BC concrete company blamed for racial slurs directed at employees by employees

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A Metro Vancouver concrete company and one of its workers have been ordered to pay damages to a former employee who was subjected to racial slurs on the job.

A carpenter who identifies as Black and Mayan was named twice, according to the Spanish words for monkeys and apes, while working at Coquitlam, BC-based Whitewater Concrete. a recent decision by the BC Human Rights Tribunal.

“Calling a black man an ape or an ape exploits and reinforces the stereotype that black people are subhuman and unequal to others,” tribunal member Amber Prince wrote in the decision.

“This stereotype is particularly pernicious because it has been exploited by Europeans for centuries to justify colonial rule over people who are considered ‘primitive’, less ‘civilized’, and therefore less human.”

Prince wrote that the company and Whitewater employee Nicolas Pacheco are jointly liable for $2,500 plus interest for violating the dignity, feelings and personal respect of Raul Martinez Johnson.

However, the court rejected Martinez Johnson’s claim that the company had failed to address his harassment complaints and forced him to quit his job.

Prince noted that Whitewater took reasonable steps to investigate and address Martinez Johnson’s complaints about Pacheco and other employees when they were reported.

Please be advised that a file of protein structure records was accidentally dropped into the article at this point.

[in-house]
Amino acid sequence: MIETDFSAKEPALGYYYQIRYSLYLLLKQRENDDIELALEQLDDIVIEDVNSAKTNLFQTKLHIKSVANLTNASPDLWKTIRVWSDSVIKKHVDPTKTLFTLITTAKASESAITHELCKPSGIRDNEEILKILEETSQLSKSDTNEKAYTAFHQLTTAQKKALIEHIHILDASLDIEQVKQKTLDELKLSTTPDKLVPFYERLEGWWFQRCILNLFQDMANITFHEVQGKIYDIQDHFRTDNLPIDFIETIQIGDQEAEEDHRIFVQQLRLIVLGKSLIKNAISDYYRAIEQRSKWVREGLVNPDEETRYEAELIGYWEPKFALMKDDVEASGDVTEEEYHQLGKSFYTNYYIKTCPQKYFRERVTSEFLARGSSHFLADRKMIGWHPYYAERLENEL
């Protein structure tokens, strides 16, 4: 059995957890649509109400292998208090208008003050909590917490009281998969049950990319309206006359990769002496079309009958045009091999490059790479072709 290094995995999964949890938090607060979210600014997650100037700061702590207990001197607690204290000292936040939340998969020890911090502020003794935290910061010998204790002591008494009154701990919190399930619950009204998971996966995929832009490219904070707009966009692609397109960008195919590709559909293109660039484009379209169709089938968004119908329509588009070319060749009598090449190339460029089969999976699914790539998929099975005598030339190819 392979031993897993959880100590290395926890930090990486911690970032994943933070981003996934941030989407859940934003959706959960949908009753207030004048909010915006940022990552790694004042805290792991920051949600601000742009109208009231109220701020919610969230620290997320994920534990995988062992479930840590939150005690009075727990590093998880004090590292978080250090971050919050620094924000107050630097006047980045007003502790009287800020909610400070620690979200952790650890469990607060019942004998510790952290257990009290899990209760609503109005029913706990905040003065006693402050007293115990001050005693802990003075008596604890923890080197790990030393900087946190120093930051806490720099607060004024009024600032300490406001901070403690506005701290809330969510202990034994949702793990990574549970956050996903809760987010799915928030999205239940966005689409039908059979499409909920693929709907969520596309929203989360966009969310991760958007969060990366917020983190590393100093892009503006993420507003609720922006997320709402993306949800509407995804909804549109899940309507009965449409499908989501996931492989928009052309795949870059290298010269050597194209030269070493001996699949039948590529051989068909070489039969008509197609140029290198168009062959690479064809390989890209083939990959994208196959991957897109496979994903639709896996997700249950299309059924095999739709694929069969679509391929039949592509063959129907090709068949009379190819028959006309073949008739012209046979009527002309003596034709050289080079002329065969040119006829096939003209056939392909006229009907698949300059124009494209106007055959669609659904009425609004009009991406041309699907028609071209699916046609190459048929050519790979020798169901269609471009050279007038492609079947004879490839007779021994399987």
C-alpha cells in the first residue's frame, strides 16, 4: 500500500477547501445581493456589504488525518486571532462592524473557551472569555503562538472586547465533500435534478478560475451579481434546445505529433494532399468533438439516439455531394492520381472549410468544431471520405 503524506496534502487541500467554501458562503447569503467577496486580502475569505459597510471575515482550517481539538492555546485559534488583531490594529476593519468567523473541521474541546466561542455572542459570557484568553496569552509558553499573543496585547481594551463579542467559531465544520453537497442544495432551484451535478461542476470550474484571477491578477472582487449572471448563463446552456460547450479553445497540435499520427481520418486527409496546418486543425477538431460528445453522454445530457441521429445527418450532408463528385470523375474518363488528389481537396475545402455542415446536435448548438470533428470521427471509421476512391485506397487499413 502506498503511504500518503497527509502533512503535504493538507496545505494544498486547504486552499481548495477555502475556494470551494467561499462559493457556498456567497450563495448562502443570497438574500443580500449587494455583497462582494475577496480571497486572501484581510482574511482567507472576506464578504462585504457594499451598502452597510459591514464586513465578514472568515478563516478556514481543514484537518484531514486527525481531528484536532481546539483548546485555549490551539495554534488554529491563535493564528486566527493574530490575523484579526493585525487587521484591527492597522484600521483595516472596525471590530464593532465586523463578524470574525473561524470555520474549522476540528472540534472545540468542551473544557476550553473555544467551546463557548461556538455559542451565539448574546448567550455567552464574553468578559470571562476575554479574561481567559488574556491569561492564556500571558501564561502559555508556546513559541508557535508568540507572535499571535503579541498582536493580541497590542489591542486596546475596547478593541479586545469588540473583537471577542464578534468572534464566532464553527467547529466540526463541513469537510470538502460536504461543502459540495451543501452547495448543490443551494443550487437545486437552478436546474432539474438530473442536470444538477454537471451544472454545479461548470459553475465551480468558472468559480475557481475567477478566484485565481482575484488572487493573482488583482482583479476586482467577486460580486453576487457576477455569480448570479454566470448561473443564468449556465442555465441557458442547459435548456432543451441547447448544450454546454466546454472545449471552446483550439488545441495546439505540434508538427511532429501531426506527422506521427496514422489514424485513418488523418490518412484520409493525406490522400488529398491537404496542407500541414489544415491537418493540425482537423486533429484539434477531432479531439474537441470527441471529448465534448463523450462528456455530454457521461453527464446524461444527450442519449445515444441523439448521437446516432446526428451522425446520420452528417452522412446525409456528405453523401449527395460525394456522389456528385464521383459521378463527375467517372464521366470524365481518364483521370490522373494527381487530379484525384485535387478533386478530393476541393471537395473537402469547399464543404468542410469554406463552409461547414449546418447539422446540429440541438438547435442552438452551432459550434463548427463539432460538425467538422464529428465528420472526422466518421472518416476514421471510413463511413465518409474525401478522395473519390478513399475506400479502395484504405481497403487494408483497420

CBC has reached out to Whitewater for comment.

“Embarrassed, served and disrespected”

According to the sentence, Pacheco admitted that in 2019 he called Martinez Johnson “a few times” at work, “mono,” the Spanish word for monkey, and “simio,” the Spanish word for monkey. Other employees reminded him to “pronounce” those words as a good thing.

Martinez Johnson told the tribunal that he “was embarrassed to be ridiculed and disrespected when he was called a monkey and a monkey,” the decision said.

Pacheco testified that the words were not meant to have racist connotations, and instead meant to imply that Martinez Johnson was “careless.”

But Prince said she has received no evidence to suggest that “mono” and “simio” are shorthand for “carefree” in Spanish, and the Spanish interpreter who assisted at the hearings said those words generally do not have understood in this way.

Prince also pointed out that during a WorkSafeBC investigation, Pacheco had a different explanation, saying he only used those words when he was “joking” at work.

Although Prince noted that Martinez Johnson was twice subjected to insults that amounted to discrimination based on race, color and national origin, she denied several other allegations of racism involving other Whitewater employees.

Prince noted that Martinez Johnson had made some of his own “offensive comments” toward Pacheco and other employees, but none of them were racial slurs.


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